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Sunday, February 20, 2011

2010 Achievement Winners

OSPI announced its list of 2010 Washington Achievement Award winners. There are several Seattle schools on the list (a couple notable for being named in two places) but there aren't many.

From OSPI:

The Washington Achievement Award:

  • Is awarded collaboratively with the State Board of Education (SBE) and based on the Washington Achievement Index.
  • Celebrates schools for overall excellence and special recognition in: language arts, math, science, graduation rate, improvement and closing achievement gaps.
  • Honors schools at an annual ceremony hosted by the SBE and OSPI.
OSPI uses statewide assessment data from the past three years to make their selections. OSPI wants to recognize the efforts of schools and their families into making good schools happen.

So what SPS schools are on the list?

Overall Excellence
Bryant* - Concord Int'l* - Coe - Hay* - Loyal Heights* - McGilvra* - Montlake* - Schmitz Park -
Mercer* - Blaine K-8

Language Arts
Nova

Math
Loyal Heights - Schmitz Park

Science
none

Extended Graduation Rate
Home School Resource

Improvement
Thurgood Marshall
AS#1 K-8

Closing Achievement Gaps
none

*indicates a 2009 recognition as well

Schmitz Park uses Singapore math while Loyal Heights uses Everyday Math. (LH reports that 100% of their teachers have participated in professional development to use the curriculum and they hired a math specialist. No word on whether this is part of the LH's budget or the PTA funded him.) From the LH website:

Walk to Math: Our new math program for all K-5th grade students. The concept behind Walk to Math is students receiving math instruction at their individual level. Our goal for this program is for students to receive math instruction for the skills and concepts that they need to master.

Schmitz Park (from their website) has got a HUGE amount of academic enrichment. Very impressive. Their ALO should be a model for the rest of the district. They a Challenge program that is open to all using differentiated instruction, challenge activities (in areas like verbal, musical, physical, written) in groups or singly, projects, or at-home work. They also put how your child does in these areas on their report card. They piloted their program in 2002.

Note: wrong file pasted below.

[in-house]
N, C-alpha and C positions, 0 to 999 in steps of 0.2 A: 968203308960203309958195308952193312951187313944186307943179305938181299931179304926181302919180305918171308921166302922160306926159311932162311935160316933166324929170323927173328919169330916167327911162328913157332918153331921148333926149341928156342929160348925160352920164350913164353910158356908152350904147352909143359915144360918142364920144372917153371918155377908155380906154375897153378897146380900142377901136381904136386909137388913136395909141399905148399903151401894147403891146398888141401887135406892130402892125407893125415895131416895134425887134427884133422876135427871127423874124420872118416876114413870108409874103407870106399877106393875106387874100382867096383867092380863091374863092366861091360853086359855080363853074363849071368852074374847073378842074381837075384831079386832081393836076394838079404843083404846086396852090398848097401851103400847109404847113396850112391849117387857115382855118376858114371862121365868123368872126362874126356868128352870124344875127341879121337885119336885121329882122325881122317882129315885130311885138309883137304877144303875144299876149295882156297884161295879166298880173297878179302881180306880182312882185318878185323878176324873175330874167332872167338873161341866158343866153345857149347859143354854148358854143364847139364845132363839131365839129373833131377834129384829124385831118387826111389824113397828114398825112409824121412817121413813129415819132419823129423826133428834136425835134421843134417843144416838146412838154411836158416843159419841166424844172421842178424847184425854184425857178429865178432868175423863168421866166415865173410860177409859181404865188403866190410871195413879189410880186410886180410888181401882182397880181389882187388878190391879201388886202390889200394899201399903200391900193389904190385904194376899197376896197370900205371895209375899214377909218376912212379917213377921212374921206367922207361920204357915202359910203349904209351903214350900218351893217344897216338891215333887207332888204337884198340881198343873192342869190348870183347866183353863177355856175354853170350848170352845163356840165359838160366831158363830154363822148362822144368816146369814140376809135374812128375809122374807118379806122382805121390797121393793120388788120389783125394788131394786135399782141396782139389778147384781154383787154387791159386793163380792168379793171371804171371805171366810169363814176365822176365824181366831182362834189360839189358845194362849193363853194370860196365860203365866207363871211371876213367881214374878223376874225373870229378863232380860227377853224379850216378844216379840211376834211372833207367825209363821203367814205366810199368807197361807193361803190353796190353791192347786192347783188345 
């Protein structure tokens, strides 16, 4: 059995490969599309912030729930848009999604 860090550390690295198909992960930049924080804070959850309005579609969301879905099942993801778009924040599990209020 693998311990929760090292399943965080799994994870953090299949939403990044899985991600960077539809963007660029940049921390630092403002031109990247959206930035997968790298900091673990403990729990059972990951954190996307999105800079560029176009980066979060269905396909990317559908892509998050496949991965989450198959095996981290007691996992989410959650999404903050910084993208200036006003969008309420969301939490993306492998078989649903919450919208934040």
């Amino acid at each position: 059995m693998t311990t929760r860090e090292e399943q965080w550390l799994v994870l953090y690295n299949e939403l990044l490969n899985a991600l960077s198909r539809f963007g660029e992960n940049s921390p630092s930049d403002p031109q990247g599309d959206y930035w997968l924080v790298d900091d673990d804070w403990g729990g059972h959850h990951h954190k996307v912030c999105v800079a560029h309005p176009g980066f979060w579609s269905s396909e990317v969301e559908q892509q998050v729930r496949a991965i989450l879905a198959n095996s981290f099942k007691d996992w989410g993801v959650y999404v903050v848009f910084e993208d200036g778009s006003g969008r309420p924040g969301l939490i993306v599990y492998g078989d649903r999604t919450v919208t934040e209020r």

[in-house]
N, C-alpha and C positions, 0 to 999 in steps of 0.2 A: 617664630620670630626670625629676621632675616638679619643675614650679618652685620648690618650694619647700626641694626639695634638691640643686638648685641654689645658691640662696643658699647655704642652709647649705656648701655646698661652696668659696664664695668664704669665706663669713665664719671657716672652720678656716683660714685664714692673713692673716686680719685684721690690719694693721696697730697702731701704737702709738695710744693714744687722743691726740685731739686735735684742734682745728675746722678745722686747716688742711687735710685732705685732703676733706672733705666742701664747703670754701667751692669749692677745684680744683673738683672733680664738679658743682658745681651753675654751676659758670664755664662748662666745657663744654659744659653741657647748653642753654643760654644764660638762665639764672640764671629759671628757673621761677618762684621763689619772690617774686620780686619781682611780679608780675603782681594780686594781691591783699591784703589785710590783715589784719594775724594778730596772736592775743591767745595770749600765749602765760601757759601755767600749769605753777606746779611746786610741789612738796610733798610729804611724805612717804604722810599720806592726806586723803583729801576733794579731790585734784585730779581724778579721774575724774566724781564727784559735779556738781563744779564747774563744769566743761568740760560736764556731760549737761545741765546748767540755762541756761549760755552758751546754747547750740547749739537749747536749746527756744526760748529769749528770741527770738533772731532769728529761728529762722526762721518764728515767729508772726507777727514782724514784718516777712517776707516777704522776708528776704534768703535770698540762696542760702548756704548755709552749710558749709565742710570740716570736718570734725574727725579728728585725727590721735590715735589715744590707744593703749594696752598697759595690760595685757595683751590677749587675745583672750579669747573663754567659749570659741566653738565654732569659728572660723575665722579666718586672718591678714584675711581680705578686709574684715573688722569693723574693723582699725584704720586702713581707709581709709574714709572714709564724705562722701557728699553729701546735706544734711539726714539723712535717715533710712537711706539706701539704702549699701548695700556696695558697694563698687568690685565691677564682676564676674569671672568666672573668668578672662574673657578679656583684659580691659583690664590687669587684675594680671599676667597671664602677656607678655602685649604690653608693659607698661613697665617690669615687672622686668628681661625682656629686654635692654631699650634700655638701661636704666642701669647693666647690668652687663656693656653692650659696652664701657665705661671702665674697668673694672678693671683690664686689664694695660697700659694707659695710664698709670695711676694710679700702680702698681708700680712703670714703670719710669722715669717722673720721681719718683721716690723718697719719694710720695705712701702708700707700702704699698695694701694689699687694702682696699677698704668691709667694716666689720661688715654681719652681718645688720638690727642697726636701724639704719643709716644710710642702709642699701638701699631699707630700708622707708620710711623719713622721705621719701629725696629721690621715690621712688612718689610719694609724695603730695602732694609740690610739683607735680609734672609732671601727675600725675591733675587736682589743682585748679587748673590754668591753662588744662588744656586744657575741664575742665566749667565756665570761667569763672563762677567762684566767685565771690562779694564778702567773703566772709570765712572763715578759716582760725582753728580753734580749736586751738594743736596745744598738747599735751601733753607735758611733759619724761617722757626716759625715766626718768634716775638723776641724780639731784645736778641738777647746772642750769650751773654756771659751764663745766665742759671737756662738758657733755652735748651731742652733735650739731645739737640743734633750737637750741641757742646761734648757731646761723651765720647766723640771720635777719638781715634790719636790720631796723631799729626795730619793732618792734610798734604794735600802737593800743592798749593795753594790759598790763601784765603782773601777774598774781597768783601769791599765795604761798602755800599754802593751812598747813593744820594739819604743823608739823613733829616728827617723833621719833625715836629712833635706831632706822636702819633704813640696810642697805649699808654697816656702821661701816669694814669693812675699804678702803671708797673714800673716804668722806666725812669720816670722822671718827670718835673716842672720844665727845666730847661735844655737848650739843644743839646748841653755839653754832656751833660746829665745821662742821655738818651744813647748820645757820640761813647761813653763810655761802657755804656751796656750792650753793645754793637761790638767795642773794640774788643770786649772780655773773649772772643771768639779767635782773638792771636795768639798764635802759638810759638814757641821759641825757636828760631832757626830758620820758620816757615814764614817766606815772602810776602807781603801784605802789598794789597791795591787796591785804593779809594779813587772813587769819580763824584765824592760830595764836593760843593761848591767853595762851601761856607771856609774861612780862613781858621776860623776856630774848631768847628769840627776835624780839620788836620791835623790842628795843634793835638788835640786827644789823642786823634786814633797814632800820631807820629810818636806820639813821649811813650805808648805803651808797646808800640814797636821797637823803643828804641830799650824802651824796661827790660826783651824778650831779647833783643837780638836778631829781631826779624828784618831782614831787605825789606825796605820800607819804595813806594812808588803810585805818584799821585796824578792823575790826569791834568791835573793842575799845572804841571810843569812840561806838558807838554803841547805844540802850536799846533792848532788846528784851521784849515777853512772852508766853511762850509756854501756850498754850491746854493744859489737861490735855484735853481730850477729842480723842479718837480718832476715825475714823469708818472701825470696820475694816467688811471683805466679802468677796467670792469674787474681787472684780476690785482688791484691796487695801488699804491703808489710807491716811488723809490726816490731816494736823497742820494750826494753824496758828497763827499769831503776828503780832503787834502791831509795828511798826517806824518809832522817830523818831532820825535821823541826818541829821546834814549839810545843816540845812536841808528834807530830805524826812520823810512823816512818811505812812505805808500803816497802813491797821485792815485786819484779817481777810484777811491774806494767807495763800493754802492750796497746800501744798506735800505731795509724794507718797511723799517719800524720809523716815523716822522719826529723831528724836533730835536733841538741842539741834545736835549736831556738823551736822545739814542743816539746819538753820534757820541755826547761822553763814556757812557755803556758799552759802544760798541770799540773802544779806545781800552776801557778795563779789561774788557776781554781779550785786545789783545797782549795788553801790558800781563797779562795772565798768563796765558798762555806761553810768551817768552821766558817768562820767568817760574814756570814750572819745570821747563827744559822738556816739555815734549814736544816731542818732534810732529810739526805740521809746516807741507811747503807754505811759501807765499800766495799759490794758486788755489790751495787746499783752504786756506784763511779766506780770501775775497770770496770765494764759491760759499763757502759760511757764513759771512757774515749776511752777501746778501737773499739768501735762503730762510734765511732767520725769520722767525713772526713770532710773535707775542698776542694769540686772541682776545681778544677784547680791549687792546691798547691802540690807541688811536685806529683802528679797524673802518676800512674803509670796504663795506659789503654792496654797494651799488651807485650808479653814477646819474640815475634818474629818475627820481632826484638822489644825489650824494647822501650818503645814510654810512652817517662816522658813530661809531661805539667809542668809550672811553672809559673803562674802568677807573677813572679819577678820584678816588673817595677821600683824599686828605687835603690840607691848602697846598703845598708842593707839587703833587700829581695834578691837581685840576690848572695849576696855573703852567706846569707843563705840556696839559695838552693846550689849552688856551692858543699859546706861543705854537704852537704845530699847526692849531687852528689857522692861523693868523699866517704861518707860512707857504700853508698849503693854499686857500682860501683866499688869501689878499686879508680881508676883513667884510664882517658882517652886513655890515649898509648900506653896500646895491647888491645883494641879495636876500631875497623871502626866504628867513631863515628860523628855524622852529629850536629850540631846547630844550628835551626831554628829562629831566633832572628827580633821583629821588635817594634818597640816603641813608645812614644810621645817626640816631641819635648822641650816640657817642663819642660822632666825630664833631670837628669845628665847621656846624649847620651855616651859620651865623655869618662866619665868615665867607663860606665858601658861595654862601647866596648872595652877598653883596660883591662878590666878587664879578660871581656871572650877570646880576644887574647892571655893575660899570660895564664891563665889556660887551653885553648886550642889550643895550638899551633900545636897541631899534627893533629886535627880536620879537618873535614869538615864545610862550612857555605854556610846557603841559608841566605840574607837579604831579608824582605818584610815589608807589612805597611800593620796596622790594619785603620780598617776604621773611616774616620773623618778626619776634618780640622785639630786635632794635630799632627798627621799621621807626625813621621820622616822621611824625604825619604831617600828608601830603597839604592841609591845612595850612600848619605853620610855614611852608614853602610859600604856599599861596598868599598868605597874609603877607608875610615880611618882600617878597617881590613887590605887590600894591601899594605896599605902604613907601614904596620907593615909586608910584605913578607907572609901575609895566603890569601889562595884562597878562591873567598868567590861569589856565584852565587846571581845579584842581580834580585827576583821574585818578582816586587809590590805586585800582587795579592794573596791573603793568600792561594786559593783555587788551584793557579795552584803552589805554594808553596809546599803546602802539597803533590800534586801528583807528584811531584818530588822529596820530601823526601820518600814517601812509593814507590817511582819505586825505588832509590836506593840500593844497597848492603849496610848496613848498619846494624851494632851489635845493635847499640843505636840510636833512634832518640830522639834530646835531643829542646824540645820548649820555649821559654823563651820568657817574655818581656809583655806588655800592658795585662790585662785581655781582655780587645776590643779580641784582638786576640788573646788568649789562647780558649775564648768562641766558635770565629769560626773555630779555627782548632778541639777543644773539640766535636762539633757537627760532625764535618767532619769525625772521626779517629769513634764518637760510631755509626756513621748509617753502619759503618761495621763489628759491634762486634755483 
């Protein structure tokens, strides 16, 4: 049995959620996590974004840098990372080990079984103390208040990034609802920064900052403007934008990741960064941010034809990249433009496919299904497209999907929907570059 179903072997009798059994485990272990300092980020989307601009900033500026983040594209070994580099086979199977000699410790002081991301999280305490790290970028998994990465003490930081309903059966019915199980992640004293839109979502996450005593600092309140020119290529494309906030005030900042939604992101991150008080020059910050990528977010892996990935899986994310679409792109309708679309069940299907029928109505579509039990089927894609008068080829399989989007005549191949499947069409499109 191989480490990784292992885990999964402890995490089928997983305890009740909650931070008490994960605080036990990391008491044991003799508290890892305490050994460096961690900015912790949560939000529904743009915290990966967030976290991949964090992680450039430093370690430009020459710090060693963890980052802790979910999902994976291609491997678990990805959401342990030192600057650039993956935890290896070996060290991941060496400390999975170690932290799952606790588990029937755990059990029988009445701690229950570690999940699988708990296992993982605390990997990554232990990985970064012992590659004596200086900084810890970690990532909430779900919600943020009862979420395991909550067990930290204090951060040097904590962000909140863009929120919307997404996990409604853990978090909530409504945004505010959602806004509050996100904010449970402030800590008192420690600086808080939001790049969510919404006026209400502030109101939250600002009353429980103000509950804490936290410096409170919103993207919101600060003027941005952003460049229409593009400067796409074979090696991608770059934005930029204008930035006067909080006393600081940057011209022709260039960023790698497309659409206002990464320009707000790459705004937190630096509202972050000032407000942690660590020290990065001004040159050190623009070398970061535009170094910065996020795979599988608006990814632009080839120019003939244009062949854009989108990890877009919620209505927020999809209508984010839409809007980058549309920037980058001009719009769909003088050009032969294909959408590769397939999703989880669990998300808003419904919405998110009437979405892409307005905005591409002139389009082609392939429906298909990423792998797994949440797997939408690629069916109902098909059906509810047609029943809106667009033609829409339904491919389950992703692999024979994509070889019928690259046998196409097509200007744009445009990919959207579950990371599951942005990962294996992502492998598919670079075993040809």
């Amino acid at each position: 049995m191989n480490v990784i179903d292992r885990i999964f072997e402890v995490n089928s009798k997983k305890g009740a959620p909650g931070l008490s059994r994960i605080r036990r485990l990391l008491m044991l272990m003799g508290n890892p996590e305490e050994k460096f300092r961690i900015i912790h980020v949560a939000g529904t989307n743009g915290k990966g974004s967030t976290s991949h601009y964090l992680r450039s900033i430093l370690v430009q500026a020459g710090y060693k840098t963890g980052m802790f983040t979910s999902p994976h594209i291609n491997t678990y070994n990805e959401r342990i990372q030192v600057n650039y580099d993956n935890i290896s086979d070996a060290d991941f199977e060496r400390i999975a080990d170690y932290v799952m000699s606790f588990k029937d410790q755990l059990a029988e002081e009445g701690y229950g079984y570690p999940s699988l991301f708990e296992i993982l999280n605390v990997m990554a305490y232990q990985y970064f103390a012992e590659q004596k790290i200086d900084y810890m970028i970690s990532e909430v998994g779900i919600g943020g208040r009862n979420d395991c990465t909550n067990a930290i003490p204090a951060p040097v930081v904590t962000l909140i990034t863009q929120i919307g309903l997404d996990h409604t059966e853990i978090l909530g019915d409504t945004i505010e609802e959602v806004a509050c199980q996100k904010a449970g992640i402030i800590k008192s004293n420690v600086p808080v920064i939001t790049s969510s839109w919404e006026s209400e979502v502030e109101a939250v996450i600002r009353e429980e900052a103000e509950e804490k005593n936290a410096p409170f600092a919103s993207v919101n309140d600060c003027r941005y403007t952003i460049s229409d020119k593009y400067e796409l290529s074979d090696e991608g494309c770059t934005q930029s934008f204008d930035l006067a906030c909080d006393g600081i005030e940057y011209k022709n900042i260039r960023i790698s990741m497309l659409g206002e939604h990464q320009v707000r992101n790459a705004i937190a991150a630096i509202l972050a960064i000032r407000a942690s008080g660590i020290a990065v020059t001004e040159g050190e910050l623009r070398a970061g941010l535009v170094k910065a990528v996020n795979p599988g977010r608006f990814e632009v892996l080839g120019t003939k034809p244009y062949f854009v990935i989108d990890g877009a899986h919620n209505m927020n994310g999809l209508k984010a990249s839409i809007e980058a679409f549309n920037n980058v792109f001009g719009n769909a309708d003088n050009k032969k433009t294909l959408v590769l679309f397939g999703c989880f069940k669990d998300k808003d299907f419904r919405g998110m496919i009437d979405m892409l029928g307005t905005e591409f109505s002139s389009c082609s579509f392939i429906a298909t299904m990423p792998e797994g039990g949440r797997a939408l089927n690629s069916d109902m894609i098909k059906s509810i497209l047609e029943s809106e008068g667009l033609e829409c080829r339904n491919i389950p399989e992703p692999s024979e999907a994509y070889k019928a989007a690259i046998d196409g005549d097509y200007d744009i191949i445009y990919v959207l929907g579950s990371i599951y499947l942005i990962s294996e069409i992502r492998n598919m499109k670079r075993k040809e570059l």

Congratulations to all the schools on the list.

14 comments:

none1111 said...

Math
Loyal Heights - Schmitz Park


What is it going to take for the district to acknowledge this huge glaring fact staring right in their face every year?!?! That the school NOT using their crappy standard textbooks is consistently at the top of the achievement heap. This is not coincidence!

Anyone looking out for the best interest of the kids would at the very least be looking at replicating this out to 2-3 more buildings (that want to change), for evaluation. (Of course to many of us there is no need to evaluate, we know what's going on).

Anything less than that can only be seen as a CYA mentality. Adult egos overshadowing kids' needs. :-(

Anonymous said...

I'm going to point out the obvious for TM - APP was moved there last year. Is the improvement based on school wide improvement in scores?

Anonymous said...

Loyal Heights HEAVILY supplements Everyday Math.

Kathy said...

Sorry, I forgot to sign my post.

Loyal Heights HEAVILY supplements Everyday Math.

Eric M said...

More stupid, one-size-fits-all, reductive, based on marjority-normed multiple choice testing.

There is so much more to what makes a good school than this, people.

Anonymous said...

What does Susan Enfield, the Chief Academic Officer, have to say about there being no progress in closing the achievement gap?

*30% of our high schools are unable to get even 1 student with an IEP to the academic level needed to pass the math HSPE in the 10th grade.

*No students on an IEP passed math HSPE in 3 of Seattle's comprehensive high schools.

*Another 20% of our high schools were only able to pass 1 student.

*Our alternative, non-comprehensive high schools were only able to pass 1 student too.

*50% of our high schools passed either 0 or 1 student with an IEP in math on the HSPE.

*At our highest performing school, only 8 students wiht IEPs passed math as a 10th grader.

*Not a single high school in Seattle could even get 10 kids with disabilities to an acceptable standard in math!

*Nearly 70% of our students received the lowest rating, 1, "well below standard".

*Only 1 student with an IEP enrolled in a south end high school was able to pass math!


The majority of these students are cognitively capable. This performance is the net result of years of ICS (integrated comprehensive service). Overwhelming these students are products of a "resource room" education, which has been renamed ICS. When can we expect to see substantive improvement in outcomes for these students?

Chris, Parent

Anonymous said...

Interesting:

Loyal Heights uses "Walk to Math," a program based on ability grouping. LH supplements EDM material.

Schmitz Park uses ability grouping in grades 3-5 and the Singapore Math Program.

Could this be a model for success elsewhere...ya' think?